Why Did Pharmacies Stop Giving Free Medication For Diabetes Type 2?

Why Did Pharmacies Stop Giving Free Medication For Diabetes Type 2? 

A few years ago, pharmacists offered free diabetes medications to their patients. These drugs included Metformin, SGLT2 inhibitors, and GLP-1 receptor agonists. These drugs have been in use for decades and have been proven to be effective for lowering blood sugar levels and controlling blood glucose. Unfortunately, pharmacists no longer offer free medication for diabetes type 2. This has led to some patients going without the drugs they need. 

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A recent study of metformin and its effect on mortality showed that people with Type 2 diabetes who took it had an 11 percent lower death rate than those who did not take the drug. This finding held up even after accounting for age, race, obesity, chronic kidney disease, and heart failure. The study was part of the Precision Diabetes Program, a collaboration between the UAB Comprehensive Diabetes Center and the UAB Precision Medicine Institute. 

SGLT2 inhibitors 

Taking prescription medicines known as SGLT2 inhibitors can lower blood sugar and improve the elimination of sugar from the body. They are approved by the FDA to treat type 2 diabetes and they are often used in conjunction with exercise and diet. Diabetes type 2 is a serious condition that can cause blindness, nerve damage, kidney damage, and even heart disease if left untreated. These drugs include canagliflozin, dapagliflozin, and empagliflozin. Although they’re only approved to treat diabetes type 2, they may be helpful for people with other health conditions, such as type 1 diabetes.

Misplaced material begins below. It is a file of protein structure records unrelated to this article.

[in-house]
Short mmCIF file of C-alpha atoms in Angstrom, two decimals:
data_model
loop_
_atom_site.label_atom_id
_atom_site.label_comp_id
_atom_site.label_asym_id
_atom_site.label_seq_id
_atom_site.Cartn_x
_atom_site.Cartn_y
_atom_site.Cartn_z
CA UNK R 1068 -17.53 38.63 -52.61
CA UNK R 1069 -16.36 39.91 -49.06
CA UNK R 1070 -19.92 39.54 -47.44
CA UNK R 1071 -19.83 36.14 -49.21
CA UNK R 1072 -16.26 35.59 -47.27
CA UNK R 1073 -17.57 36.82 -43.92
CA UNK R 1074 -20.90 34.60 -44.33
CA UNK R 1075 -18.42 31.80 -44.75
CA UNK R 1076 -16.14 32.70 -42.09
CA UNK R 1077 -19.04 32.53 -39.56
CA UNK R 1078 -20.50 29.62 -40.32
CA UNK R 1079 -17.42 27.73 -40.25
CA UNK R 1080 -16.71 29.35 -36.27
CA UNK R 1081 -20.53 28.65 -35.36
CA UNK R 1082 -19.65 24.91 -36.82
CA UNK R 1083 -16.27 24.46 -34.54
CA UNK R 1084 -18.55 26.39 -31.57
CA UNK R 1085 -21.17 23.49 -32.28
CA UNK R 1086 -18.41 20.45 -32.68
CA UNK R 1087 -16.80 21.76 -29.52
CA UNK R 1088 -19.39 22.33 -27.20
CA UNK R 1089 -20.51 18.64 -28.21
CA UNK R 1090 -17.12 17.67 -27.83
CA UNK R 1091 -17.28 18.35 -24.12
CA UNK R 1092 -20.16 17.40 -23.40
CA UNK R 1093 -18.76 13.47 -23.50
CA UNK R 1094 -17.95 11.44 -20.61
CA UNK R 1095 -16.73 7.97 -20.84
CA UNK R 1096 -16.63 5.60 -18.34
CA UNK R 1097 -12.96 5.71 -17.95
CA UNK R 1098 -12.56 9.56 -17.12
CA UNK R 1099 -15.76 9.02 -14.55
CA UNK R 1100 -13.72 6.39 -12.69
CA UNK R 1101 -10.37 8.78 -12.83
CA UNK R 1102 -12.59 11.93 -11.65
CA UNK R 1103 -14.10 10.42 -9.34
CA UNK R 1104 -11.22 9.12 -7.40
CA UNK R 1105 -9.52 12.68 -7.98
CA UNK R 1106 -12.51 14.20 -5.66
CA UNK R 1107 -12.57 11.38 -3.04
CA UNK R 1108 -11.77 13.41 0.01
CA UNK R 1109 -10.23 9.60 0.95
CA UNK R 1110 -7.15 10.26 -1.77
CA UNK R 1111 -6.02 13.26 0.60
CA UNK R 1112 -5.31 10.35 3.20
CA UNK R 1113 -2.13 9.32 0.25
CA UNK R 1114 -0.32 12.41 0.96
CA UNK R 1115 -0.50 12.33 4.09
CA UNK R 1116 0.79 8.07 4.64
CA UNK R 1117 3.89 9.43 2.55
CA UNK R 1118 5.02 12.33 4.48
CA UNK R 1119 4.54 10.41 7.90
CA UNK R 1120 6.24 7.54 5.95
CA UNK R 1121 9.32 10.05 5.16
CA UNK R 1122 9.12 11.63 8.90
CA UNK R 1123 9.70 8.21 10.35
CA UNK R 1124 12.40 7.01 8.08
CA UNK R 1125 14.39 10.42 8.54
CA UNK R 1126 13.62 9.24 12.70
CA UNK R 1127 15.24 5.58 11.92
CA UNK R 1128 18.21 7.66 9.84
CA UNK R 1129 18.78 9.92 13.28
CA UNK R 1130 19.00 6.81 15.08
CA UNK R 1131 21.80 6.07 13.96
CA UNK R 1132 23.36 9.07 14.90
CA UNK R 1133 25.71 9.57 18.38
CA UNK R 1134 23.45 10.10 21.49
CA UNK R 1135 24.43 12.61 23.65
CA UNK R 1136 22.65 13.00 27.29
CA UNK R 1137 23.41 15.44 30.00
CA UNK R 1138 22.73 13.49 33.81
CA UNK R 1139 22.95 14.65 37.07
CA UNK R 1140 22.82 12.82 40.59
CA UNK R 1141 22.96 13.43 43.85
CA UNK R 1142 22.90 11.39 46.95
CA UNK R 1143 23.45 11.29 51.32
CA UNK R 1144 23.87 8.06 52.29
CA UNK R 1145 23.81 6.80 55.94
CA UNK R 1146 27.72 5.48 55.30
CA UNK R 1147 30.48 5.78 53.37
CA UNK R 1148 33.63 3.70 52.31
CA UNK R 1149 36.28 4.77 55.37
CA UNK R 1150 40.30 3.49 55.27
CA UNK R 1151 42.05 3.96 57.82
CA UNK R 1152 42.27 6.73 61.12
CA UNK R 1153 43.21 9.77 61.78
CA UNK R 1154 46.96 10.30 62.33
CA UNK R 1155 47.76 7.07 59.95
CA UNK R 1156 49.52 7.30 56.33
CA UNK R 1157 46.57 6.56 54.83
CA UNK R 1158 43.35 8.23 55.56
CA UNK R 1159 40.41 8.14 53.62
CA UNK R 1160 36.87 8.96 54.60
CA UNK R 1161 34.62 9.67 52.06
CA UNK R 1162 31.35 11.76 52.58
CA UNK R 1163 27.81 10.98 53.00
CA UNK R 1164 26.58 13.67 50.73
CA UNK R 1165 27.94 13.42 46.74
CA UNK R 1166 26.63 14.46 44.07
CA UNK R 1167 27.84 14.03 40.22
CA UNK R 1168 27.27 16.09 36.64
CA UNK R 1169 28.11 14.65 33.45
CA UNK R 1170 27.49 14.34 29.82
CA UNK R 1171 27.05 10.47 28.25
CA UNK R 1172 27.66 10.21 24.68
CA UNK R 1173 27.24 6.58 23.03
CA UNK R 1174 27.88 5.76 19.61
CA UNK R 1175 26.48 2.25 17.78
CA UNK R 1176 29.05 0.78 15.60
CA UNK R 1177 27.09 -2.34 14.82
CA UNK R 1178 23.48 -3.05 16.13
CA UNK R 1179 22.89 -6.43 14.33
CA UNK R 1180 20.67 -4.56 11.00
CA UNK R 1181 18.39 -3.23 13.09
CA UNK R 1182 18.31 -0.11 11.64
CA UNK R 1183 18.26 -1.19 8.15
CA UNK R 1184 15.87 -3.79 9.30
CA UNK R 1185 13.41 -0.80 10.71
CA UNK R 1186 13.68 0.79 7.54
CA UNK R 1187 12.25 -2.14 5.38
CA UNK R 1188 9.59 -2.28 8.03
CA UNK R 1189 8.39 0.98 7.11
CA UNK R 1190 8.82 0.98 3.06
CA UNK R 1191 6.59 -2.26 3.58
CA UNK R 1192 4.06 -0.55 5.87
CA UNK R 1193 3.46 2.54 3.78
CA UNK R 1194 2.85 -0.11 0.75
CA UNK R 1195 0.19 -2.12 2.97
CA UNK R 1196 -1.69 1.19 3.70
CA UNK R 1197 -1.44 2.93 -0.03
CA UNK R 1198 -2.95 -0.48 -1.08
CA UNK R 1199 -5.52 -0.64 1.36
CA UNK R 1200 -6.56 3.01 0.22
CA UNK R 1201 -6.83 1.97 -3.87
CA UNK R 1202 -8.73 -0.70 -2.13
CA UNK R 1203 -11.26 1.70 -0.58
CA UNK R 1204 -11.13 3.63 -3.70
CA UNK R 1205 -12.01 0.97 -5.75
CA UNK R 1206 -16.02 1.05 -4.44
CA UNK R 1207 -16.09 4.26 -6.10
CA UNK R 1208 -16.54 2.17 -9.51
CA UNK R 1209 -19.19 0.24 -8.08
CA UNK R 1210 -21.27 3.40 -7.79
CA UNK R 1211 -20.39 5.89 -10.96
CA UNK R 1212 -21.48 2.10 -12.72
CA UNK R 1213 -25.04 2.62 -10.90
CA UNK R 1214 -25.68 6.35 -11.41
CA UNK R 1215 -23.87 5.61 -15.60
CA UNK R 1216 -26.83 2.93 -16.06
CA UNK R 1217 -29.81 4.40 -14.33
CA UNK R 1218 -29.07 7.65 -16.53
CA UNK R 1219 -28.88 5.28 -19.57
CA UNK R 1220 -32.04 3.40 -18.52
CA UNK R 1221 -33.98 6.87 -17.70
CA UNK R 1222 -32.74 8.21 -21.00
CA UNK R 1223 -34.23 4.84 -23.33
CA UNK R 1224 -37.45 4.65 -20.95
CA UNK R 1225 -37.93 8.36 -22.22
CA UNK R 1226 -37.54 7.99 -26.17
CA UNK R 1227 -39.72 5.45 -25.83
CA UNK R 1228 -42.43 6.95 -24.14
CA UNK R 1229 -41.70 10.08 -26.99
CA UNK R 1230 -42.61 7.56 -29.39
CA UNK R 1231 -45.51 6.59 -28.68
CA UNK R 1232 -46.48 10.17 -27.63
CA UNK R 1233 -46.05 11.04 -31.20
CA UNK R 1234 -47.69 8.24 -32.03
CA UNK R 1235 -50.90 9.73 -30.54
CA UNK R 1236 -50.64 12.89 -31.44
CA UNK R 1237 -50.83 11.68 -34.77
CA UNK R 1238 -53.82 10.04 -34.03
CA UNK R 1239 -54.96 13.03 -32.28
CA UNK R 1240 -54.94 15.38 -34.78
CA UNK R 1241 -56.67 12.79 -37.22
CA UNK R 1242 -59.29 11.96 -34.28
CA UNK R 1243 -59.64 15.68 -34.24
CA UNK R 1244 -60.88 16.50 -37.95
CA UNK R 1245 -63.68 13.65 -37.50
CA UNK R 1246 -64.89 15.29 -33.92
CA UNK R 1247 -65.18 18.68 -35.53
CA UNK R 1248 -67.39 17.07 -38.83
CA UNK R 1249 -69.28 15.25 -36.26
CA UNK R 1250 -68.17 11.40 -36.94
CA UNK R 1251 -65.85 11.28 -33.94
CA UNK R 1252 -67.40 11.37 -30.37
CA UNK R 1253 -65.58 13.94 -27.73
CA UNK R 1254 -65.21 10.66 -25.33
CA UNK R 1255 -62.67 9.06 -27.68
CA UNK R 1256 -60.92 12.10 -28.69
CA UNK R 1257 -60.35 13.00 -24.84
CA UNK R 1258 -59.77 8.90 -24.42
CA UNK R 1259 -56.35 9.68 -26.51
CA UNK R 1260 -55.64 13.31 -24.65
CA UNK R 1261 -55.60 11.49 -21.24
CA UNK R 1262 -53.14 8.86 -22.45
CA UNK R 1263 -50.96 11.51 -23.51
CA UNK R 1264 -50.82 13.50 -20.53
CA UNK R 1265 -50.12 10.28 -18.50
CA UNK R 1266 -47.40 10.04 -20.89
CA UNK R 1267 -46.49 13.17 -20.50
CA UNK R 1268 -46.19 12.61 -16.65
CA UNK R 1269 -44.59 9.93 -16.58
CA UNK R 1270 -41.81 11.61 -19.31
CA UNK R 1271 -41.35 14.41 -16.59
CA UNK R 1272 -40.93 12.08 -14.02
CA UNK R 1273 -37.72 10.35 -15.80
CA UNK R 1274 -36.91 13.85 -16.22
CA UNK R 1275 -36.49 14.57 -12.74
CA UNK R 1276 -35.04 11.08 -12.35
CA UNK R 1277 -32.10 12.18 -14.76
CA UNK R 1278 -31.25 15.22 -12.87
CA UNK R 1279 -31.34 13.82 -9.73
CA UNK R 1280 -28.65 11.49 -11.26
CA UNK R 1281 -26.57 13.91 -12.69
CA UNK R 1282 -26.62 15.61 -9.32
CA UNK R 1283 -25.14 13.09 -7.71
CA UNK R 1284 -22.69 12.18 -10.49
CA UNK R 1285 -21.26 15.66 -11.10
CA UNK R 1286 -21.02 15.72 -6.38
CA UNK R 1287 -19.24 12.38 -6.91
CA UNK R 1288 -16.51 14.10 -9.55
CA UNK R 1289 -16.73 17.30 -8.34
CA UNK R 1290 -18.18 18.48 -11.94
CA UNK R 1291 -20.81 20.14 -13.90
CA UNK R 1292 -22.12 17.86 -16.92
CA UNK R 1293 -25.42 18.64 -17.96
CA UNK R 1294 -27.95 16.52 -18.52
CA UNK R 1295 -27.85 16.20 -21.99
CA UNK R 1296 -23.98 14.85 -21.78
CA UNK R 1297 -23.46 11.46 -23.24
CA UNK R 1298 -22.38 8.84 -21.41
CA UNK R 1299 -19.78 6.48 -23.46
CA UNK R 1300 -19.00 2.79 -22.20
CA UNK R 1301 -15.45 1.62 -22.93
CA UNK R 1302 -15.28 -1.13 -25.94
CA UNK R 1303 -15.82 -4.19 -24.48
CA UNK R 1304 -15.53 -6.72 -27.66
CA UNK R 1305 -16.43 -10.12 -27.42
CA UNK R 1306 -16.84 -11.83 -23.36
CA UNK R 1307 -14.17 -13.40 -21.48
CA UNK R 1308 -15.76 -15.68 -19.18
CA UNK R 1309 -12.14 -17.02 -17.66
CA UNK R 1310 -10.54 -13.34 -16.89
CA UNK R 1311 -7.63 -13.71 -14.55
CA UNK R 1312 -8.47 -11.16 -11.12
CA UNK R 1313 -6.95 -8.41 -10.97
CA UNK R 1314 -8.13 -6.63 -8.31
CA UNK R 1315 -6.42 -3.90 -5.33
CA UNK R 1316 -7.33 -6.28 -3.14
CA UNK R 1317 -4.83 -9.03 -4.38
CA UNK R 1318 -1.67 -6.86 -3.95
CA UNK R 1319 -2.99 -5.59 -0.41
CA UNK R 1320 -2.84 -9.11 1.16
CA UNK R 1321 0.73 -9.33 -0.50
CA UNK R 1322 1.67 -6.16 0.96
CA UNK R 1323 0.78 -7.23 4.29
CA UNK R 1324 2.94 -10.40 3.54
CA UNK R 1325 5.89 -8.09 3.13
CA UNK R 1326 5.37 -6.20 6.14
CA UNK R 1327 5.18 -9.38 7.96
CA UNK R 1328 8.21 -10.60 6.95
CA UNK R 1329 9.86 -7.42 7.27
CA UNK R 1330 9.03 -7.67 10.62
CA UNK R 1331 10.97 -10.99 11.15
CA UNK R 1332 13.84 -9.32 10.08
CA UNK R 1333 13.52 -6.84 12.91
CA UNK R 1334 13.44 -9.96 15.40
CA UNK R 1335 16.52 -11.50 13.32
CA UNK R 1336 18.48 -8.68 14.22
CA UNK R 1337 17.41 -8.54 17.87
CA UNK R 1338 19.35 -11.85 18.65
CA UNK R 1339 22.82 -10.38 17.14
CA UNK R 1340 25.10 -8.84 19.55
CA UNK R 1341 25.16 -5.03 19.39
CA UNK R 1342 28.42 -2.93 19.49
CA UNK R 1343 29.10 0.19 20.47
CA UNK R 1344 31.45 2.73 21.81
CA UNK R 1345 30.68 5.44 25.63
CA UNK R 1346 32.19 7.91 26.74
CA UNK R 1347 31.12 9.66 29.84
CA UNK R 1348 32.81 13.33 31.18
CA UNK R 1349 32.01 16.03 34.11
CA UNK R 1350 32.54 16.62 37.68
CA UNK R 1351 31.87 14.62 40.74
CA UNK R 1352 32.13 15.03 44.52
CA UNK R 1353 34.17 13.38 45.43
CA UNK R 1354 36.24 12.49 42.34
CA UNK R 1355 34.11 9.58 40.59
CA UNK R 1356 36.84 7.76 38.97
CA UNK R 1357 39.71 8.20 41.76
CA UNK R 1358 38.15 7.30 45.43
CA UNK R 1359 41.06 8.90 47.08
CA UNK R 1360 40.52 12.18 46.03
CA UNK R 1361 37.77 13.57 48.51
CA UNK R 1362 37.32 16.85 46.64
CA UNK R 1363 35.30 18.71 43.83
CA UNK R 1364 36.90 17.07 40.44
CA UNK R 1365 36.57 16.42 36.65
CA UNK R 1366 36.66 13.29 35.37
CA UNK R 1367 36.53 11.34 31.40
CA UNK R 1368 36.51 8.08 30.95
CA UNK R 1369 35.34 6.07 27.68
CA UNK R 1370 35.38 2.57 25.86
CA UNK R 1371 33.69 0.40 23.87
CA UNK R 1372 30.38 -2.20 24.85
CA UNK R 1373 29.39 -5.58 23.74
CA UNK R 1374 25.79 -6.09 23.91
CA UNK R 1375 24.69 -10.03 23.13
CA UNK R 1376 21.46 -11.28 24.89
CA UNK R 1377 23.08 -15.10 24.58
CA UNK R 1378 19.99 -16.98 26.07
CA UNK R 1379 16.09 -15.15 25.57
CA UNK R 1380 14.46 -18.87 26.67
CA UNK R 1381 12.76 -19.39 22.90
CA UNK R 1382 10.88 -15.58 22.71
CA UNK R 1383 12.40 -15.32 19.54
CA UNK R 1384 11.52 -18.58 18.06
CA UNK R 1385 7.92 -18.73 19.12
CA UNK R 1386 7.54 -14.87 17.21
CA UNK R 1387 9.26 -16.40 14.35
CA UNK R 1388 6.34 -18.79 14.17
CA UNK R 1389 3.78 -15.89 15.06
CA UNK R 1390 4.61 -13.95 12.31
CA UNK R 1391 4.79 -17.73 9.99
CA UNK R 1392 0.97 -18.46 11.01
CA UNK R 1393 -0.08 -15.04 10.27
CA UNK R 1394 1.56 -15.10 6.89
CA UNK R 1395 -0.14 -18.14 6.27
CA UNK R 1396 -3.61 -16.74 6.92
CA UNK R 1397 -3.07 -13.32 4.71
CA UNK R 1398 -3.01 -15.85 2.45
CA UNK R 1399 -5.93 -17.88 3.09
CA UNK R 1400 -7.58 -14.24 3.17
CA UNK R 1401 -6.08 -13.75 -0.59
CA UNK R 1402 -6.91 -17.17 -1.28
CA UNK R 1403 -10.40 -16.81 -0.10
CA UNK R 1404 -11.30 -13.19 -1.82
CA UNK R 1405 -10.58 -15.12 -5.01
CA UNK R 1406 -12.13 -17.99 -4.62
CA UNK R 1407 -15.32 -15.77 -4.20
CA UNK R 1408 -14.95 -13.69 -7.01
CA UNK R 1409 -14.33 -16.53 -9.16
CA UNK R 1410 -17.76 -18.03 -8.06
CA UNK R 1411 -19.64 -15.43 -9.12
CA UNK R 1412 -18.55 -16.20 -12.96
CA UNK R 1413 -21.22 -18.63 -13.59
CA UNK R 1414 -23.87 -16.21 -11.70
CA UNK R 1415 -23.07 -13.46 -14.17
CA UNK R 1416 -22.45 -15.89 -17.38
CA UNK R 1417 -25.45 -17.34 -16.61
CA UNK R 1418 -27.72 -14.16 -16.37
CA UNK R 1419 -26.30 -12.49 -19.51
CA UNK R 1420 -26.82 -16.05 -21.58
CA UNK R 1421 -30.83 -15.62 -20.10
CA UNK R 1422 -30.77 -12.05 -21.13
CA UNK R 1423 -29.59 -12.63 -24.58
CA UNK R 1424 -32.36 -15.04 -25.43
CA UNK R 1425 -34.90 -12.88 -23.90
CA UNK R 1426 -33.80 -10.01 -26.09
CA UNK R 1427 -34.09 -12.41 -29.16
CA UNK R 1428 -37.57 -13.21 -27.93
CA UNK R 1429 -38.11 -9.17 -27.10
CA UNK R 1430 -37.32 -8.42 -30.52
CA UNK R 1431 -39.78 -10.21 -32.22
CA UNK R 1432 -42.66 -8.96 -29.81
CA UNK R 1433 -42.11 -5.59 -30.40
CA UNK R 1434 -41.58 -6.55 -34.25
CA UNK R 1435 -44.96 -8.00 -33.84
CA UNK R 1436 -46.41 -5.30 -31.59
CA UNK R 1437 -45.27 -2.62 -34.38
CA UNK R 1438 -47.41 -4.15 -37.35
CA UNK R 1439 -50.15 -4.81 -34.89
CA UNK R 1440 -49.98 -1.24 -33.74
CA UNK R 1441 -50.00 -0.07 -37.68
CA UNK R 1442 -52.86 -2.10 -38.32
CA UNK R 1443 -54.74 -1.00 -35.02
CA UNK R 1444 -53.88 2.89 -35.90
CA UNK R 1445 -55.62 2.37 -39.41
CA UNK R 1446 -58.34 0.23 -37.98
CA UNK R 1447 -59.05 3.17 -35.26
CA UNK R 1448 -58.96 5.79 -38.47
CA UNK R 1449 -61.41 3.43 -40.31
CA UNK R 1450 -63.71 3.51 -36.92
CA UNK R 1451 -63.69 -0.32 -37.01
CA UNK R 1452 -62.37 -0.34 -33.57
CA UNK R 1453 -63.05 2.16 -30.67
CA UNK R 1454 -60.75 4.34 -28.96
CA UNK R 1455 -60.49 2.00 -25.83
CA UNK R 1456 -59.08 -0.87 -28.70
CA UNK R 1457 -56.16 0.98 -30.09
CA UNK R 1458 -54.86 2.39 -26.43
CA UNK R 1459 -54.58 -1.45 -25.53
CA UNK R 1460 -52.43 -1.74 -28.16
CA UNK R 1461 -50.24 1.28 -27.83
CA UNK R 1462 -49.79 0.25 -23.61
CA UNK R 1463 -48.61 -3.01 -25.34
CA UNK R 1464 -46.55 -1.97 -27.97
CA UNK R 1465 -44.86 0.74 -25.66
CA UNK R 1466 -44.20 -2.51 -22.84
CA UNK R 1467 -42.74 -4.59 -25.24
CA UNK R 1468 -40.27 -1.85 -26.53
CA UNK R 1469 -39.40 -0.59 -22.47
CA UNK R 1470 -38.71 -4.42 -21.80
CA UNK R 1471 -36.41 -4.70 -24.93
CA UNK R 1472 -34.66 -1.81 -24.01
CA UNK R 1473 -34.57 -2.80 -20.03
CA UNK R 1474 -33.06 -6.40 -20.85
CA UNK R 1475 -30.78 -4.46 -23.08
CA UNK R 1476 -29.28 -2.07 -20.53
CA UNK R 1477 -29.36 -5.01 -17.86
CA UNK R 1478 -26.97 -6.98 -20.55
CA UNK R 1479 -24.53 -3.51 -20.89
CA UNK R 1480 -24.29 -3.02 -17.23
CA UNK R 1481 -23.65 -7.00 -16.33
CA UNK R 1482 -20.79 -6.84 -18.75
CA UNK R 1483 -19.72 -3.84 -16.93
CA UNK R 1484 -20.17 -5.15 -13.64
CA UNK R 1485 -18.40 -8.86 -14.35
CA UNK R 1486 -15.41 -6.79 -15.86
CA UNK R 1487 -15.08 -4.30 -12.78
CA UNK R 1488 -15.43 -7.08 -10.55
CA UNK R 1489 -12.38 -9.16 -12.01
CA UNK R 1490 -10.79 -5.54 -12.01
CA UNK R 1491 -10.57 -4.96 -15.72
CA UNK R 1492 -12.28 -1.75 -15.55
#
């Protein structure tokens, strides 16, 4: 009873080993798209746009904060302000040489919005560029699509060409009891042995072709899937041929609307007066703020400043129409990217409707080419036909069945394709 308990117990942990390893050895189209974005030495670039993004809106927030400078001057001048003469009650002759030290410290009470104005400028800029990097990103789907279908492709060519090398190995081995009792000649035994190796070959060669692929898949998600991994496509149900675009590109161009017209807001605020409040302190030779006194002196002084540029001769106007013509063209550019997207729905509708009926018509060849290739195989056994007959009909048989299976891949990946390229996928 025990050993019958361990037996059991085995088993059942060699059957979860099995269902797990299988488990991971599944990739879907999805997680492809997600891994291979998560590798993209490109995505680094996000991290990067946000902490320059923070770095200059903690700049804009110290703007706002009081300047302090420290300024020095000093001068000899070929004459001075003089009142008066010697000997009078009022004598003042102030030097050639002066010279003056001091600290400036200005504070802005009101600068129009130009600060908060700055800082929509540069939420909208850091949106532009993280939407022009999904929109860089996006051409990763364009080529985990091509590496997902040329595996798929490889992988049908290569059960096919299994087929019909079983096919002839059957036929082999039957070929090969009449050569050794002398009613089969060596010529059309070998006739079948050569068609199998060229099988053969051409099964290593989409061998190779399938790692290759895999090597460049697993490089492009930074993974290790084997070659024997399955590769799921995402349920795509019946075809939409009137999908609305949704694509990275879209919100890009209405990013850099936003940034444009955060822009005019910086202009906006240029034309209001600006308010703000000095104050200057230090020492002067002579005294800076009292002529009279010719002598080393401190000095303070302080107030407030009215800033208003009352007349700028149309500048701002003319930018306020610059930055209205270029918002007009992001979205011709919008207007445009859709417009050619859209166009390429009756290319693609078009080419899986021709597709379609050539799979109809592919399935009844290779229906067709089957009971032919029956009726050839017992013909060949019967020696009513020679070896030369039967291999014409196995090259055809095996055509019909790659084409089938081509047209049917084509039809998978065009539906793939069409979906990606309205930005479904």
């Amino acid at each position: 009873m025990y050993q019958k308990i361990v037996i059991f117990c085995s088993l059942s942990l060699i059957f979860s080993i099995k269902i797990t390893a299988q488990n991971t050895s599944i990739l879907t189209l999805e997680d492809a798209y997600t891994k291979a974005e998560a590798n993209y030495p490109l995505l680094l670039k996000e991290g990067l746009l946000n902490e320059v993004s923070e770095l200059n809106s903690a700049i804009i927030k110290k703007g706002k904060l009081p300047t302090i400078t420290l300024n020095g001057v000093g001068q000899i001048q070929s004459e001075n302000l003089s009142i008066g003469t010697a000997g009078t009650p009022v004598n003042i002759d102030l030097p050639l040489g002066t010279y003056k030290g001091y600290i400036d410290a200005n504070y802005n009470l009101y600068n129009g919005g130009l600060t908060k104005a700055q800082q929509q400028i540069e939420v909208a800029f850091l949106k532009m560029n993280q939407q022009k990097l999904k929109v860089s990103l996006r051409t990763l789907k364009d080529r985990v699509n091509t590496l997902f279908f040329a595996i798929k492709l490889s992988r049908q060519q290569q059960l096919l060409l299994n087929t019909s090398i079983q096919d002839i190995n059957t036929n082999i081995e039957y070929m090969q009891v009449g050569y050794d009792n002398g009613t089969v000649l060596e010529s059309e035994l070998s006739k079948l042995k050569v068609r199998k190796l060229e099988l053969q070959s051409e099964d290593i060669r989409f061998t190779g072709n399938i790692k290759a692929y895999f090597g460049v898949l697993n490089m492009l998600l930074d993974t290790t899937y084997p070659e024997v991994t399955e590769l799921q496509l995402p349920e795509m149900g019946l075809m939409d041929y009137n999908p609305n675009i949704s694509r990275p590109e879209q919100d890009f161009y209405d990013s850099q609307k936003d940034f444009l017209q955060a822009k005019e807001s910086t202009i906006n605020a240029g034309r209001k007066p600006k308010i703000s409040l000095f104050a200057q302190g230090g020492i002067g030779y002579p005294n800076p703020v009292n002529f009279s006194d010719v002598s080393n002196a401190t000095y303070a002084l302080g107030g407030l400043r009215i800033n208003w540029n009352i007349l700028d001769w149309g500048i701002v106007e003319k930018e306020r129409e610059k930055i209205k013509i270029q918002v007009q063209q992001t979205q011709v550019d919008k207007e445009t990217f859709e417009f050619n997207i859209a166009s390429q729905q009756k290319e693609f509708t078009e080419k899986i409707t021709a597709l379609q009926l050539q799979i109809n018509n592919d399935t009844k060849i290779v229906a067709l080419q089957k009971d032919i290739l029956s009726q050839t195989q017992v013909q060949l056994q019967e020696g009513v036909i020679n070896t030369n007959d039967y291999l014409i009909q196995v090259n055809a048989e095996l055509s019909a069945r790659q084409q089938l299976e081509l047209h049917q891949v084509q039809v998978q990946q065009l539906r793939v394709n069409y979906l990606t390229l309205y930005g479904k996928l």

GLP-1 receptor agonists 

In England, some pharmacies have stopped giving free diabetes medications to people with type 2 diabetes. Those who suffer from diabetes should get their medications from a pharmacy that does not charge a co-pay. However, this isn’t always the case. A medical exemption certificate is required to get free type 2 diabetes medication from the NHS. It also helps if a patient is over 60 years old. 


If you have diabetes, you know that the cost of insulin can be high. But if you are on a tight budget, you can still get high-quality insulin without breaking the bank. Many drug manufacturers now offer insulin assistance programs, including a free version for those with diabetes. But it is not as simple as switching back to free insulin. The cost of this type of insulin is too high to be covered by Medicare. 

Lifestyle changes 

Several lifestyle changes can reduce blood glucose levels and improve insulin sensitivity. Several studies have found that lifestyle modifications can reduce the risk of diabetes. For patients with impaired glucose tolerance and high blood sugar, a five to ten percent weight loss can improve the condition. Losing weight can also reduce the risk of cardiovascular disease, hypertension, and serum markers of inflammation. It is important to monitor glycemic control and monitor health behaviors to make adjustments if necessary.